Nea Moni (New Monastery), located in the central region of the island of Chios, is one of the most important Byzantine monuments in Greece and a monument of international significance. The architecture of the main temple is the well-known "island" octagonal type, whose only examples existing today are in Chios and Cyprus. It was built in the 11th century (between 1042 and 1056) honoring the Assumption of the Virgin Mary.
Nea Moni was founded with a donation of the emperor Constantine IX Monomachos and his wife Zoe. According to monastic tradition, the emperor founded the Monastery to repay three Chian monks for predicting that his banishment to Lesvos was temporary and that he would eventually return to the throne. Then, the three monks discovered the miraculous Icon of the Virgin Mary hanging on a branch of myrtle, and there they built the original church of the Monastery. Later, the Emperor Monomachos provided the Monastery with property and revenues, something that was often very unusual for the Byzantine financial system. Throughout the years, the Nea Moni Monastery became one of the wealthiest and most well known monasteries in the Aegean, being also the most important religious center in Chios, (according to local legends one of the Icons depicting the Assumption of Virgin Mary was painted by St. Lucas). However, the Turkish occupation marked the beginning of its financial decline.
The buildings standing in the approximately 17,000 m2 covered by the Monastery are of different nature. The catholicon (main church) is located in the central point of the Monastery. It is comprised of a main church, the esonarthex and the exonarthex, and it is lavishly decorated with marble revetments and mosaics. While the imposing defense tower occupies the west end of the precinct, the refectory (Trapeza) lies to the SW of the catholicon. The half-subterranean cistern, which is preserved intact, dates to the 11th century. The ruins of the monks' cells can also be seen in the precint. The monastery is enclosed by an irregular in plan, stone perimeter wall. Also inside the limits of this stone walls are two small temples, the Temple of the Holy Cross and the Temple of Aghios Panteleimonas.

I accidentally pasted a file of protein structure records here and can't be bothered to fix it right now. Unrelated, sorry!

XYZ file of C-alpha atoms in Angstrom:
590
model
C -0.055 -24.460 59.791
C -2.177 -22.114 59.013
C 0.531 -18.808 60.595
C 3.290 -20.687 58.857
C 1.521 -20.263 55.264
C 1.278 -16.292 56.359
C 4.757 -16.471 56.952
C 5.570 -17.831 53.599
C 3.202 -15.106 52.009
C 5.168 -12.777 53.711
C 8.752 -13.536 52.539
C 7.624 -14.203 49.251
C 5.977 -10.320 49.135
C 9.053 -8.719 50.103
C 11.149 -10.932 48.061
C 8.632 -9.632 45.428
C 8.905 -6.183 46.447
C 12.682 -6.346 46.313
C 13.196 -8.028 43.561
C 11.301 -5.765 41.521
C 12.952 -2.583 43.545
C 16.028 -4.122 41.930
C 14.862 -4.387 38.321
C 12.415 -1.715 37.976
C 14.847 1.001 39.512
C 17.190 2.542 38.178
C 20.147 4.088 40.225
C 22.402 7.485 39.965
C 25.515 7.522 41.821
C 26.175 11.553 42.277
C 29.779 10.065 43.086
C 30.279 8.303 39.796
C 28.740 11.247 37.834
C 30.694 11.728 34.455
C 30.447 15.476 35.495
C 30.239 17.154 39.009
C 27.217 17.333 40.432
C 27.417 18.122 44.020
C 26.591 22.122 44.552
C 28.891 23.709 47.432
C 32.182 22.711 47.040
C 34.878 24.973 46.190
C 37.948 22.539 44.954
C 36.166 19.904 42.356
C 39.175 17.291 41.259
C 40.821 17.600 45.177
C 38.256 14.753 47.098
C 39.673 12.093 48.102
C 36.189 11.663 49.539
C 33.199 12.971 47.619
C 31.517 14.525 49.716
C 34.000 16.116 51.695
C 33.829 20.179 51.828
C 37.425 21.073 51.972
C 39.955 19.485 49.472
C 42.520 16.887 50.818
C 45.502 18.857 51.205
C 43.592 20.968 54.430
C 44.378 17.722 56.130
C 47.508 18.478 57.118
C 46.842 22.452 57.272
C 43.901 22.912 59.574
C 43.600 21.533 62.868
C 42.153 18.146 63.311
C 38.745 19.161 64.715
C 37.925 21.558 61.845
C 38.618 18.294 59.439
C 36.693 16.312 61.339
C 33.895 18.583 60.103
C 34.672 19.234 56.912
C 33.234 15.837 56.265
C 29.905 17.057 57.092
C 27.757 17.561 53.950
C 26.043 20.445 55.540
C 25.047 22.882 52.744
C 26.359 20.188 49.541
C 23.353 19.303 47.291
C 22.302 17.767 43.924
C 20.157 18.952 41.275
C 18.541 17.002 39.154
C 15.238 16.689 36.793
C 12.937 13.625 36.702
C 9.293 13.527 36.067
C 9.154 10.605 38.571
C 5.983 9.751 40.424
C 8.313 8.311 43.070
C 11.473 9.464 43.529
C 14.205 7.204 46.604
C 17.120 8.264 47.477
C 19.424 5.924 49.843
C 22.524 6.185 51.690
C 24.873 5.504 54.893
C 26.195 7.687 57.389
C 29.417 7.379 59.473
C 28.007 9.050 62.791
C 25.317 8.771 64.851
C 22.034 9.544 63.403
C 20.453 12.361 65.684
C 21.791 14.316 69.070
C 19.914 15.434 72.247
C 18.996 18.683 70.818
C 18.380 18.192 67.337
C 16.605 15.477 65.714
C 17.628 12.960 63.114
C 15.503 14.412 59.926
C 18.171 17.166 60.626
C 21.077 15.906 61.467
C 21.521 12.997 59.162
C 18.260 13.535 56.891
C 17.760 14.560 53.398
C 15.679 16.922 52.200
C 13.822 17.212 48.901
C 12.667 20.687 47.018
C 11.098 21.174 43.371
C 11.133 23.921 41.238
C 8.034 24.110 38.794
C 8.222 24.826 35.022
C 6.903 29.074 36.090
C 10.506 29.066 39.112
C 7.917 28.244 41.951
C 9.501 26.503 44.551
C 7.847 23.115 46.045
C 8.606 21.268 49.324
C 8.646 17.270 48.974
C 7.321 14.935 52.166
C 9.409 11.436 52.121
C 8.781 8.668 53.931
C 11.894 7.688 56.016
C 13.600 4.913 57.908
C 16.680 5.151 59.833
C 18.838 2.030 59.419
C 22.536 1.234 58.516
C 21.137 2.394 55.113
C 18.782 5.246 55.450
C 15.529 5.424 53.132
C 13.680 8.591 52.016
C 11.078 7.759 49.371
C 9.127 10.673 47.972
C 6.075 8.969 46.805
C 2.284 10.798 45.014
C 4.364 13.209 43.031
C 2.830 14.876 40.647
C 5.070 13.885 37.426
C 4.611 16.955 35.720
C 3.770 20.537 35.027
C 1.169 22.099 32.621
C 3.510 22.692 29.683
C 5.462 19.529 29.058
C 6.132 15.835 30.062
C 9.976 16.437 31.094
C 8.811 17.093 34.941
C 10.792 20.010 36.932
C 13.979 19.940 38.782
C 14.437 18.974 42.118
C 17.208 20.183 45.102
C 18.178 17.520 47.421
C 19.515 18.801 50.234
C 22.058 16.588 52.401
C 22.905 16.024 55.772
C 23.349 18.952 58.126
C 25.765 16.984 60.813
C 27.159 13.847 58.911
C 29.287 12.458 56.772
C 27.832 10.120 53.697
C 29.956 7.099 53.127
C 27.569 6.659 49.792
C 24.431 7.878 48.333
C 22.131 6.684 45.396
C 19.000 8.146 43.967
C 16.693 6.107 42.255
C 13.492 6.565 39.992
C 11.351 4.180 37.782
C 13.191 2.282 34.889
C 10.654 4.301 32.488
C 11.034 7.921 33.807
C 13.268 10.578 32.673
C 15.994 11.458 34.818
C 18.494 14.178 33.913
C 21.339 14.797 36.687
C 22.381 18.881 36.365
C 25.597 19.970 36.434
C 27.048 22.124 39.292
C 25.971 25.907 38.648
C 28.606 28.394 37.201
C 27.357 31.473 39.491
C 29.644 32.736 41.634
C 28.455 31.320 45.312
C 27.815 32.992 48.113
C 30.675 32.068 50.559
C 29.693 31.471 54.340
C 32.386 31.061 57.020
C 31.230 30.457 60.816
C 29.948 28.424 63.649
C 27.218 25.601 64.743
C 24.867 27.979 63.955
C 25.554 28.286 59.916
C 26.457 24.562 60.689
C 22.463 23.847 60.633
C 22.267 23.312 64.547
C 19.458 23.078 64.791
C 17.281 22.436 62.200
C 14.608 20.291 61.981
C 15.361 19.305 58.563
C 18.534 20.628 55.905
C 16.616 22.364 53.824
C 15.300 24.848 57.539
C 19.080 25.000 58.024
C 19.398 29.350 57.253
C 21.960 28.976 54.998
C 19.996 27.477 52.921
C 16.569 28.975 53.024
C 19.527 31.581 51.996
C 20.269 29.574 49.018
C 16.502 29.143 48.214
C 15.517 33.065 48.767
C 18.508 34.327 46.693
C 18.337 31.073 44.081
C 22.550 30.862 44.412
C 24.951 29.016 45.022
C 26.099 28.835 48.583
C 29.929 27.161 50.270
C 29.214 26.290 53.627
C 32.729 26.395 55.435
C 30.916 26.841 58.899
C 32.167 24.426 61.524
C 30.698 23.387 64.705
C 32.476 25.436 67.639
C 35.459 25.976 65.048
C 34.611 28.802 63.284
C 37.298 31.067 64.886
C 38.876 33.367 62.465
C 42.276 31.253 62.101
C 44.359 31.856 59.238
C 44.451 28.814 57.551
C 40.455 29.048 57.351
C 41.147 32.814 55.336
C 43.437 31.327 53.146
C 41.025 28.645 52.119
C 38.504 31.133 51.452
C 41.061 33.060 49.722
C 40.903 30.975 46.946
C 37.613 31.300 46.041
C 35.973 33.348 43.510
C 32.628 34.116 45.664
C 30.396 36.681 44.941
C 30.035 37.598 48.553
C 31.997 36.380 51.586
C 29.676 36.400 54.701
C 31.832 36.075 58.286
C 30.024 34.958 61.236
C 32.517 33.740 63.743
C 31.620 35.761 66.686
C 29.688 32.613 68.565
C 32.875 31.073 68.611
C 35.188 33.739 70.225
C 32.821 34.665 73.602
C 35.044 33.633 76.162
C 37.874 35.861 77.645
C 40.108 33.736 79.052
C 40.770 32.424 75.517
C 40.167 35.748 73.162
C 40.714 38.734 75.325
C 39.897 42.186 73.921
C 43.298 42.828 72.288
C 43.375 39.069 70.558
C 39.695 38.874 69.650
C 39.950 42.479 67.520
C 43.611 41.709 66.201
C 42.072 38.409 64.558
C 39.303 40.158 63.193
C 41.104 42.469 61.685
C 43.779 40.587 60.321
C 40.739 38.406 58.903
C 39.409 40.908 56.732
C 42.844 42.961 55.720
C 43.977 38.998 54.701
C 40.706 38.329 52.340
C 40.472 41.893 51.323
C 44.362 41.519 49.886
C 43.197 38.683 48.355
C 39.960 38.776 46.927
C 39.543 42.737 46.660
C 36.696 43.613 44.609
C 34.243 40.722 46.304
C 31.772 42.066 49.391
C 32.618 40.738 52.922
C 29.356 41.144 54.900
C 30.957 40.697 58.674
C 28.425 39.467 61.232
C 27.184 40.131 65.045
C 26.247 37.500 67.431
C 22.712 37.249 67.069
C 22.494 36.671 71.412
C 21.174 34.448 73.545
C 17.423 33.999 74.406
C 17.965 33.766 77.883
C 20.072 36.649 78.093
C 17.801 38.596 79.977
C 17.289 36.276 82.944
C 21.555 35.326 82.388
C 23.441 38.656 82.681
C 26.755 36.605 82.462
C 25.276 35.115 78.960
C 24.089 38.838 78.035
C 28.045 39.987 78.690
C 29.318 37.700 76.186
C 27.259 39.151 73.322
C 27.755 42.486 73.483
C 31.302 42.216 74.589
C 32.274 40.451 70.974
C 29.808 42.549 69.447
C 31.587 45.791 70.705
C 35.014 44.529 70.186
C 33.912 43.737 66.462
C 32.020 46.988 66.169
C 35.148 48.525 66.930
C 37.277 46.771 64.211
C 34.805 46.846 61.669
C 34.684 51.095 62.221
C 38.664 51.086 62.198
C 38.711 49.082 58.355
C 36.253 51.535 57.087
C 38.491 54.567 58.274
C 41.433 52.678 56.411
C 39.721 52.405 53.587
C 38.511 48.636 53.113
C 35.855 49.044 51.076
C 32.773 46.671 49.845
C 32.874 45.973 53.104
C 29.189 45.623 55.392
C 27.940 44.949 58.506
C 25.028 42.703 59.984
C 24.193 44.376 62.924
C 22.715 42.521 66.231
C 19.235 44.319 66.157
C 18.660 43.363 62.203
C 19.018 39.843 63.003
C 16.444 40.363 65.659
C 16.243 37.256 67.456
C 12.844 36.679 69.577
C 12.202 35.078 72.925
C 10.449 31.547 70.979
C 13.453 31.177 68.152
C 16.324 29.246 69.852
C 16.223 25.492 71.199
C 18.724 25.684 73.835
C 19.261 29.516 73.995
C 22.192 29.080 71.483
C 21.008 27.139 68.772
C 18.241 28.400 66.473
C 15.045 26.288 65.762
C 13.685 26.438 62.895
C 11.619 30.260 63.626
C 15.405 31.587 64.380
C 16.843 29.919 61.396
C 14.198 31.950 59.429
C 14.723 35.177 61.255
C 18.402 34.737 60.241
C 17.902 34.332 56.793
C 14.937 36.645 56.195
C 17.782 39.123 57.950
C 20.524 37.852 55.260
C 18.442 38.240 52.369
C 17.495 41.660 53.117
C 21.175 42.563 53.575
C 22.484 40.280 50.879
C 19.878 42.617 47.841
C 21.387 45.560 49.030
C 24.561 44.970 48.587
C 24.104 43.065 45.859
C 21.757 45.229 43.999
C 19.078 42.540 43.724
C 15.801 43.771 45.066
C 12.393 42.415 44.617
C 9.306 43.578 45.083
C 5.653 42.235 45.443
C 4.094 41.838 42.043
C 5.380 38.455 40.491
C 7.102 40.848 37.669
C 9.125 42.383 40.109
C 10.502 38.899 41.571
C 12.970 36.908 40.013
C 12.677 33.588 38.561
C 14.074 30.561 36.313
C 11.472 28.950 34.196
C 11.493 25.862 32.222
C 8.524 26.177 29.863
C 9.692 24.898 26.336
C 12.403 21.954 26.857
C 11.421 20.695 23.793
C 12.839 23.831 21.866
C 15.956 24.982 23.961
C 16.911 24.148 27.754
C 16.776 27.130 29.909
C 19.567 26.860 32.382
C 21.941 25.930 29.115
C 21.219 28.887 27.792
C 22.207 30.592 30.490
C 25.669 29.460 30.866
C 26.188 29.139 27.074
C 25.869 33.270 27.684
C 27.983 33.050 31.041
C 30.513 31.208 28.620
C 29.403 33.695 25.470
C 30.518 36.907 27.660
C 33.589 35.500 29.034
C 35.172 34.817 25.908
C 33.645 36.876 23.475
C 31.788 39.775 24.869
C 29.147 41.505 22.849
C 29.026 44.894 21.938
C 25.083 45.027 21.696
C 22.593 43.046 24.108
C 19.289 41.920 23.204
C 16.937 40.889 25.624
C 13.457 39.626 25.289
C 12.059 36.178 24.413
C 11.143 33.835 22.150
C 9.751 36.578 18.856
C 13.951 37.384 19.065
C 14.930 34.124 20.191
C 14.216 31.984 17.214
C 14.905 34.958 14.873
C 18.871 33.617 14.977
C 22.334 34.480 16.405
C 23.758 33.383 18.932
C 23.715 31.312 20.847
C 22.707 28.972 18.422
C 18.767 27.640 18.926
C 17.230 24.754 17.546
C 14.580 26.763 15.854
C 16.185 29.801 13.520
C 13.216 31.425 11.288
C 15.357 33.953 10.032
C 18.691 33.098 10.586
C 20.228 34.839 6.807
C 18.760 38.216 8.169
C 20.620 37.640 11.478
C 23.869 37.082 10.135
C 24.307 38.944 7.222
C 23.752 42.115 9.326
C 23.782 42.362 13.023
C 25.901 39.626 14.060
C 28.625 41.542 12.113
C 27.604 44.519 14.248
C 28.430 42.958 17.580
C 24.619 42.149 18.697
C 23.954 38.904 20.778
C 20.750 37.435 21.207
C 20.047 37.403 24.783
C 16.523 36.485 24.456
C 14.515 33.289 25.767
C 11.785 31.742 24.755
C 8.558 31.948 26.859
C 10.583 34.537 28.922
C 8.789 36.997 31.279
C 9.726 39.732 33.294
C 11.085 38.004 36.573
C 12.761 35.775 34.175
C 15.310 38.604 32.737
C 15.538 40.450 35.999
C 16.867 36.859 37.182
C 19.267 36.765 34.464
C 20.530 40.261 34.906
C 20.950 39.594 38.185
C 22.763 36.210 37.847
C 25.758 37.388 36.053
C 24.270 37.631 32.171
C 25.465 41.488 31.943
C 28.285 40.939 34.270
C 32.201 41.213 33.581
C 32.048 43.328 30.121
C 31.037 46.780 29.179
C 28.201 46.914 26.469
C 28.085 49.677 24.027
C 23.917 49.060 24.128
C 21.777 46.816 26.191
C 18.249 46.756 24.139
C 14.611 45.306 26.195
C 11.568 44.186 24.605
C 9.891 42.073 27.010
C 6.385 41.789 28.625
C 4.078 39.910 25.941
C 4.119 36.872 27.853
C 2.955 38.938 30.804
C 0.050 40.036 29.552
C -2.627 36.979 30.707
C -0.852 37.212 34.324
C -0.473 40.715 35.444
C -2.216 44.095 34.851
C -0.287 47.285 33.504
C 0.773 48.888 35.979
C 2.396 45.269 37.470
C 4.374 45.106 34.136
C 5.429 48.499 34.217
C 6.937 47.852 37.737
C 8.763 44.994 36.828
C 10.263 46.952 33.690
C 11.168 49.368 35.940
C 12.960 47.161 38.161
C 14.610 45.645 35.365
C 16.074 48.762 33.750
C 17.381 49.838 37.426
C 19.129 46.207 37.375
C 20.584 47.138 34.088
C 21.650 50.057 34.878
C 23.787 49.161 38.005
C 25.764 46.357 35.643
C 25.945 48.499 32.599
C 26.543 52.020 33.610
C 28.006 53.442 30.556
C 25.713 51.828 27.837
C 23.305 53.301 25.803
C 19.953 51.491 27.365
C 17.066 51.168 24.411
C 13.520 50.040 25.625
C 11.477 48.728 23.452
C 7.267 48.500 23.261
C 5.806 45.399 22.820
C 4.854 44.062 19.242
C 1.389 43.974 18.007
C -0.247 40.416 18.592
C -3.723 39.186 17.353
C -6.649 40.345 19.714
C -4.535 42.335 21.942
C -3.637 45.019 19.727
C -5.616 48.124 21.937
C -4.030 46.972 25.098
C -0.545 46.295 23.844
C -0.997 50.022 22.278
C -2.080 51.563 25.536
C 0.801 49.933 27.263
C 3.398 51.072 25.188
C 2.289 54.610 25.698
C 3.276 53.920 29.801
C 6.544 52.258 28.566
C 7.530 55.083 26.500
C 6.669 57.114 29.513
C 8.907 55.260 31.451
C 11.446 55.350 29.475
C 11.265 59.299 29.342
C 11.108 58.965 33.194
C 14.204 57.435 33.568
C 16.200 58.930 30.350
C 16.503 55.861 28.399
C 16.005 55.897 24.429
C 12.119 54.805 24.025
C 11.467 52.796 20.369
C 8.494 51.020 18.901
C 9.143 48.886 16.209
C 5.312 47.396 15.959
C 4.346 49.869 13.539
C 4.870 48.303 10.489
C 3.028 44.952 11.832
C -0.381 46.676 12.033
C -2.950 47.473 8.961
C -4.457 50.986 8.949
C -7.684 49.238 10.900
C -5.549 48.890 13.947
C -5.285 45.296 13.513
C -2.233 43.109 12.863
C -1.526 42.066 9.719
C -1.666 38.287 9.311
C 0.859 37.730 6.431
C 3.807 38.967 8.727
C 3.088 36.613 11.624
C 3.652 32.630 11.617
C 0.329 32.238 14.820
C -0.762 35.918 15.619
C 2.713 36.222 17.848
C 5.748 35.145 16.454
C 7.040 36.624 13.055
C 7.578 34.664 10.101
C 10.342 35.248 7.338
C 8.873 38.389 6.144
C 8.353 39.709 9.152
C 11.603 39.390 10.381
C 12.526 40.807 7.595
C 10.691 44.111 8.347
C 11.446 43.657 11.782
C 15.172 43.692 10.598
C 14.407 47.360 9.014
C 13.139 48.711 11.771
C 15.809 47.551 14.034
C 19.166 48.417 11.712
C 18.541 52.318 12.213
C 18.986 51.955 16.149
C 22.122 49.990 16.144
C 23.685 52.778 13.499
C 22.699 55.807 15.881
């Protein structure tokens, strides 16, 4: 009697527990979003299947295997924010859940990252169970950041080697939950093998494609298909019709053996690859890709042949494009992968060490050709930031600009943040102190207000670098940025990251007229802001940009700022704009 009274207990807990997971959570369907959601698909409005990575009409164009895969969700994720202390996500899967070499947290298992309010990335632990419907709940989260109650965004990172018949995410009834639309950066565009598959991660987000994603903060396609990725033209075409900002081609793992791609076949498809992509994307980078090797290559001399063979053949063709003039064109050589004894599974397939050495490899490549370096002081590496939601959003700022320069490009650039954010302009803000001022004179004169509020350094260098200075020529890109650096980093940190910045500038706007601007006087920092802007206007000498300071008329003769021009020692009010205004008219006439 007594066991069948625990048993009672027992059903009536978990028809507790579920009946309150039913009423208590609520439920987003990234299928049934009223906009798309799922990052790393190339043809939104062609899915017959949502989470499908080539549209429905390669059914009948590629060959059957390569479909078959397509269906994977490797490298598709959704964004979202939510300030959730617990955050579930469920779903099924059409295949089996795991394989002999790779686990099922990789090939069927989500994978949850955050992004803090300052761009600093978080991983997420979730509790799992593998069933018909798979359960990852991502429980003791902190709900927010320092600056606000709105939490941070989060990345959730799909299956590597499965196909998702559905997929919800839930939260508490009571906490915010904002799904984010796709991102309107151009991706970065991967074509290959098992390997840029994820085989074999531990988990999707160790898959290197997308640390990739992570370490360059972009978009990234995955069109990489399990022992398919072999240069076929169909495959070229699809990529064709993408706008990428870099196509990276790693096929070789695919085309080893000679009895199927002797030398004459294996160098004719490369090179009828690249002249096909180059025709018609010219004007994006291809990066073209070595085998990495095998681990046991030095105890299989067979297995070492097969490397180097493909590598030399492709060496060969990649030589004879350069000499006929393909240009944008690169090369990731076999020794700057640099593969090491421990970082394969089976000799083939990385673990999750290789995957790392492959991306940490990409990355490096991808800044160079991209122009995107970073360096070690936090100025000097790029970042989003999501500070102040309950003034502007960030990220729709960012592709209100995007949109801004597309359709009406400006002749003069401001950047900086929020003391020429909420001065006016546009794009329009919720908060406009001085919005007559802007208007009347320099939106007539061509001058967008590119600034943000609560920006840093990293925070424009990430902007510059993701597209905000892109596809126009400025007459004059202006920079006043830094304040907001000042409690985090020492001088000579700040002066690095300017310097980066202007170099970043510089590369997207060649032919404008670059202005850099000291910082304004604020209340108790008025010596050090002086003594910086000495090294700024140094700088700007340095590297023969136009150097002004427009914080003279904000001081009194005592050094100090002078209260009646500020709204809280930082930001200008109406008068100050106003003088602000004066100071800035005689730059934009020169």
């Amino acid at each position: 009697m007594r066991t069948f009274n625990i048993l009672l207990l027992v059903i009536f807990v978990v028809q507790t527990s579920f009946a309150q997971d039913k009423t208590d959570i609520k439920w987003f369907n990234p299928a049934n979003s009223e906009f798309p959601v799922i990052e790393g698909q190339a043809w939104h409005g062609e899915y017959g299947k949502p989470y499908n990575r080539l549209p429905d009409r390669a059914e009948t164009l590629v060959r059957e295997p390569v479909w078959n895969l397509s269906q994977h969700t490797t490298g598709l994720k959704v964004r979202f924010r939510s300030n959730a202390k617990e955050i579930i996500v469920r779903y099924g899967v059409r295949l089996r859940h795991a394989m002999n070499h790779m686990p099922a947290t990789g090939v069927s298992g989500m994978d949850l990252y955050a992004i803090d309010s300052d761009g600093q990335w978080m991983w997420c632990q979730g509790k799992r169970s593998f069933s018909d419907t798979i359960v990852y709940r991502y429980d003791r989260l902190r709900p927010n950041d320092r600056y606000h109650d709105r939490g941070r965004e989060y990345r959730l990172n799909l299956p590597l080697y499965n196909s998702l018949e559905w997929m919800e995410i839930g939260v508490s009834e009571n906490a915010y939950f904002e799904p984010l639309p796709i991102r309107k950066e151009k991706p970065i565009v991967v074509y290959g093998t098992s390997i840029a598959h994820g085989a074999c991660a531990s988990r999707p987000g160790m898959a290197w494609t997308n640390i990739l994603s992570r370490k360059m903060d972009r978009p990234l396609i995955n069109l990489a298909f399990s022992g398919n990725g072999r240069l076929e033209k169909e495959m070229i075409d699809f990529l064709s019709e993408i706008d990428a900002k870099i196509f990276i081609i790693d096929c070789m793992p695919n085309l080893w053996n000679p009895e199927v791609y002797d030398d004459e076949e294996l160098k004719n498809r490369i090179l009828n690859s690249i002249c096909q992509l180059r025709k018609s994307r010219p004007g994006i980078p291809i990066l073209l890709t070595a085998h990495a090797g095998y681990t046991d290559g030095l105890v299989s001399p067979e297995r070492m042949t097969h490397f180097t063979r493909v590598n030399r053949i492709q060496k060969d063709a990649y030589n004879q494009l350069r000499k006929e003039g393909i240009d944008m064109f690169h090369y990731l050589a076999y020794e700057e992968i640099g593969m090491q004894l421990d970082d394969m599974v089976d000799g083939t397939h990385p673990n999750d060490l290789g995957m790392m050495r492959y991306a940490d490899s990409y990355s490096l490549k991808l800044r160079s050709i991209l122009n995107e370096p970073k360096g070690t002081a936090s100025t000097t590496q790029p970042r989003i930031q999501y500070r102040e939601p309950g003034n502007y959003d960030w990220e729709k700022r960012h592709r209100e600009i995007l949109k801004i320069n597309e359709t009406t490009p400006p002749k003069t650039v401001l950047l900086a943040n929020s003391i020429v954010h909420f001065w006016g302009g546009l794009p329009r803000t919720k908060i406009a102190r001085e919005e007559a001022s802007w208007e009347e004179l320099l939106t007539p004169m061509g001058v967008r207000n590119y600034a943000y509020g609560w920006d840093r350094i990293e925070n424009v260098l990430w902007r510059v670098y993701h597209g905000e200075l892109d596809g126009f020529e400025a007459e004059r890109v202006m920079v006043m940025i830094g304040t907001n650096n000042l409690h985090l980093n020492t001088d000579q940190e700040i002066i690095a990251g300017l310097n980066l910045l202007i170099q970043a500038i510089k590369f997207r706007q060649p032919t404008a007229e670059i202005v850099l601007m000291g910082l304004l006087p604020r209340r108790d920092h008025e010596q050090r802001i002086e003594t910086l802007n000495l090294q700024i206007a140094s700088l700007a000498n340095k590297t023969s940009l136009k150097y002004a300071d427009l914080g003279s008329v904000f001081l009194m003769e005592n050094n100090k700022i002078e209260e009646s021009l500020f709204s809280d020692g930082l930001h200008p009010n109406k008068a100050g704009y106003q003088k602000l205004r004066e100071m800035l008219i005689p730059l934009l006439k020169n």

One of the most important features of the Monastery are the mosaics, made of natural multi color stone and glass, and a representative proof of the austere Byzantine Art. They decorate the walls on the higher surfaces, the domes in the inner narthex, the nave and the holly sanctuary. Dating back to the 11th century, this is one of the three remaining collections left in Greece of the mid-Byzantine period and it remains in relatively good condition.
Unfortunately, the Monastery was repeatedly destroyed in the 19th century. In 1822, it was plundered by the Turks and was severely damaged by an earthquake in 1881. The earthquake caused the collapse of the dome, the bell tower, the apse of the sanctuary of the catholicon, as well as the destruction of many mosaics. Many efforts have been made for the restoration of the monument and the preservation of the mosaics in the catholicon in modern times. In 1857, Gregorios Photeinos, the abbot of the monastery, carried out extensive restoration work in the catholicon, and its external appearance was completely altered. The dome of the church, which had collapsed in the earthquake of 1881, was reconstructed in 1900. The mosaics were restored in the 1960's. Since then, restoration has been carried out in several buildings of the monastic complex from time to time.
Today the monument is used as a convent for nuns. A two-storied building of cells is located to the NW of the catholicon. This has been reconstructed and now houses the Museum with the remaining treasures of the monastery. Nea Moni is included in the Catalogue of Monuments of the International Cultural Heritage of UNESCO. Since 1995, educational programs for students aged between 12 and 18 have been organizing by the 3rd Ephorate.